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\begin{document}
\title{Control of the effects of crystal\\
dispersion at different orders in the mixing\\
of three phase-matched waves\\
on a 5- to 100-fs time scale}
\author{Alessandra Andreoni, Maria Bondani, and Marco A.C. Potenza}
\markboth{Alessandra Andreoni, Maria Bondani, and Marco A.C. Potenza}
{Control of the effects of crystal
dispersion at different orders in the mixing
of three phase-matched waves
on a 5- to 100-fs time scale}
\maketitle
\begin{abstract}
A number of manners to obtain first-order achromatic phase
mat\-ching of both type I and type II are presented and the most
advantageous ones are identified to generate high-spectral quality
100-fs pulses by either parametric generation or frequency
up-conversion. In the case of frequency-doubling high-energy 5-fs
Ti:sapphire pulses, a non-collinear phase-matching I geometry in a
$\beta$-barium borate crystal cut at 44 deg is devised that should
allow high conversion efficiency, virtually without pulse
lengthening and intra-pulse frequency chirp due to group-velocity
dispersion.
\end {abstract}
\begin{keywords}
three-wave mixing, ultra-broadband phase-matching,
$\beta$-ba-rium borate, group-velocity matching, group-velocity
dispersion\
\end{keywords}
\section{First level section}
\subsection{Second level section}
To investigate optical nonlinearities of materials and structures
for ultra\-fast opto-optical and opto-electronic devices, it is
becoming more and more necessary to develop table-top solid-state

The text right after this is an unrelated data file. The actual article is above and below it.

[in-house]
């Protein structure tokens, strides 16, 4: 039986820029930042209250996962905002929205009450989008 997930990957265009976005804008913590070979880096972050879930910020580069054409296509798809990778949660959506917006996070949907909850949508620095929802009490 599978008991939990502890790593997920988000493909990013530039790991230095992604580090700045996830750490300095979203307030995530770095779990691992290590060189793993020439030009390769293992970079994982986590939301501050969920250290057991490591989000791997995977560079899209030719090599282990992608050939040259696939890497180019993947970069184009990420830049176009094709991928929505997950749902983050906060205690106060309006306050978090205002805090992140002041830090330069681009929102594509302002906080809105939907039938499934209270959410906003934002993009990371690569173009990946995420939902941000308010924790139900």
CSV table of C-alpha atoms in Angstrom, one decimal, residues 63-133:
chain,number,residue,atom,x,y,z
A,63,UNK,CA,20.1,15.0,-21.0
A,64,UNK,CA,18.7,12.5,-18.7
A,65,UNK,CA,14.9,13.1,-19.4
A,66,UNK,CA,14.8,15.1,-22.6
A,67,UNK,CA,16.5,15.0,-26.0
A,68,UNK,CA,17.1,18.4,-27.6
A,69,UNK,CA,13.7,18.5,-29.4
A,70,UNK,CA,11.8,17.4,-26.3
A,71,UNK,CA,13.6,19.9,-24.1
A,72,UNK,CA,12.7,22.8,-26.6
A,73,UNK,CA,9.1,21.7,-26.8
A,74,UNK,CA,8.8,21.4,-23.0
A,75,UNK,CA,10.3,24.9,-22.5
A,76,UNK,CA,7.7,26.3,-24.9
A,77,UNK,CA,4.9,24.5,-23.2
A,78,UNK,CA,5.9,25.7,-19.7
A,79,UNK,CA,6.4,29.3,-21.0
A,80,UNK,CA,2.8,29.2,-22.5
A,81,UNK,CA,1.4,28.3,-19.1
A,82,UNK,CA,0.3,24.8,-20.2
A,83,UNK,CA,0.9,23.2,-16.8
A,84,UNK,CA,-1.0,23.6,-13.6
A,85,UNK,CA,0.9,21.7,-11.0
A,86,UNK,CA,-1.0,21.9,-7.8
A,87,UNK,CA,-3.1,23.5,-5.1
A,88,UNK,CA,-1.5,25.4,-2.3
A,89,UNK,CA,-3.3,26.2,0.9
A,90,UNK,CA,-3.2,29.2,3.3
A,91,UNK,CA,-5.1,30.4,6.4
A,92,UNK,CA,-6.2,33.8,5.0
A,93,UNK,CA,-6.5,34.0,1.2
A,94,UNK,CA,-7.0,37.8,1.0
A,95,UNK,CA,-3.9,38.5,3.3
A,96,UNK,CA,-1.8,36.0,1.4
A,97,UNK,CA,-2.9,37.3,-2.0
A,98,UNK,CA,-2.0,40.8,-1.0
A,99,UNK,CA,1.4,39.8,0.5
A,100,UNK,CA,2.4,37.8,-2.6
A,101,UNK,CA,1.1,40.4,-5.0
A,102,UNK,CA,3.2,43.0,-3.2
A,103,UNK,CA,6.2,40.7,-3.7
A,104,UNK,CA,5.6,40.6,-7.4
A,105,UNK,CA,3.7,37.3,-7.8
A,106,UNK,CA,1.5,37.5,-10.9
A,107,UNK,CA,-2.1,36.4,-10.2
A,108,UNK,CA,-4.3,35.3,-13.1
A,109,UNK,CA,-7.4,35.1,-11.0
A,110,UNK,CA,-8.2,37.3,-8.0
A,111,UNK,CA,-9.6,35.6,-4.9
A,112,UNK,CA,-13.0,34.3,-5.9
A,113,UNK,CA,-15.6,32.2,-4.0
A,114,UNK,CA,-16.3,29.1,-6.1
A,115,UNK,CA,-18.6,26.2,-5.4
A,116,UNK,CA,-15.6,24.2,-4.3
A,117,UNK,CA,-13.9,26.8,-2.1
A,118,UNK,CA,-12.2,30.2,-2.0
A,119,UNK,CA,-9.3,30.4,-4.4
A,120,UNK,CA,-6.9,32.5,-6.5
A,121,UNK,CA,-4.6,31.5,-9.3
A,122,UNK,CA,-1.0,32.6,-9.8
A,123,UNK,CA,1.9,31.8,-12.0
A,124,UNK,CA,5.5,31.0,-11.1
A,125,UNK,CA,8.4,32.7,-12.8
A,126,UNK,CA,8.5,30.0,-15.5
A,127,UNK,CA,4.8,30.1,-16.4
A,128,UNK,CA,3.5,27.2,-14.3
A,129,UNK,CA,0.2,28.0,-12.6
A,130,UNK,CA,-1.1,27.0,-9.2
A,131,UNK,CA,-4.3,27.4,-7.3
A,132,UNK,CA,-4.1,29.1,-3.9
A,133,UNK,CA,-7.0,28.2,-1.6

sources of high-power ultrashort pulses, broadly tunable in the
near-UV/visible range. Particularly, after refinements of the
chirped-pulse amplification (CPA) techniques led to
ultra-broadband amplifiers giving multiterawatt pulses, sources
based on optical parametric conversion/amplification, capable of
sustaining consistently broad bandwidths, received great
attention. Nowadays, harmonics of pulses with duration of the
order of 100~fs are thus rather extensively used, either as pump
pulses for parametric converters/amplifiers or in frequency-mixing
schemes. They are typically mixed with the IR-tunable output of
parametric generators pumped by the fundamental output of CPA
sources such as Ti:sapphire and Nd:glass lasers.
The large chromatic dispersion of all nonlinear crystals available
for these parametric interactions, however, makes generation of
blue and near-UV wavelengths very critical when the pulse duration
is 100~fs or less, in that also the minimal requirement in the
frequency domain (first-order achromatic phase matching) becomes
difficult to be fulfilled. In fact, only accidentally, the pump
wavelengths available from Ti:sapphire and Nd:glass lasers, or
from their harmonics, allow phase-matching (PM) with pulses at the
wavelengths of interest, collinearly propagating with group
velocities (GV's) sui\-tably matched for efficient energy
exchange. For type I phase-matching in $\beta-\textrm{BaBO}_4$
(BBO I), this occurs in spectral regions of the signal wave too
narrow to be useful when the pump is at short wavelengths. Broad
regions in which the GV's are mismatched by less than 100~fs/mm
exist for BBO II collinearly pumped at wavelengths between Nd
fundamental and its second harmonic (SH). The case of pump at the
Ti:sapphire fundamental represents a particularly fortunate
circumstance, in which signal and idler have opposite GV mismatch
(GVM) values with respect to the pump, of about 50~fs/mm in
magnitude, over a reasonably broad spectral region. Wilson and
Yakovlev [1] exploited it with success to amplify a fs near-IR
continuum with up to 45\% efficiency in 3- and 5-mm long BBO II
crystals and obtained broadly tunable high-energy pulses of
30-50~fs duration with frequency-conversion techniques in thin
crystals.
The problem of GVM is obviously also relevant to SH generation
itself on the 100-fs time scale [2-5]: for instance, when
Ti:sapphire high-energy pulses are frequency-doubled to pump
parametric converters/amplifiers, there is a~trend to circumvent
such problem by using thin crystals and high intensities of the
fundamental pulses. This attitude should be revised, according to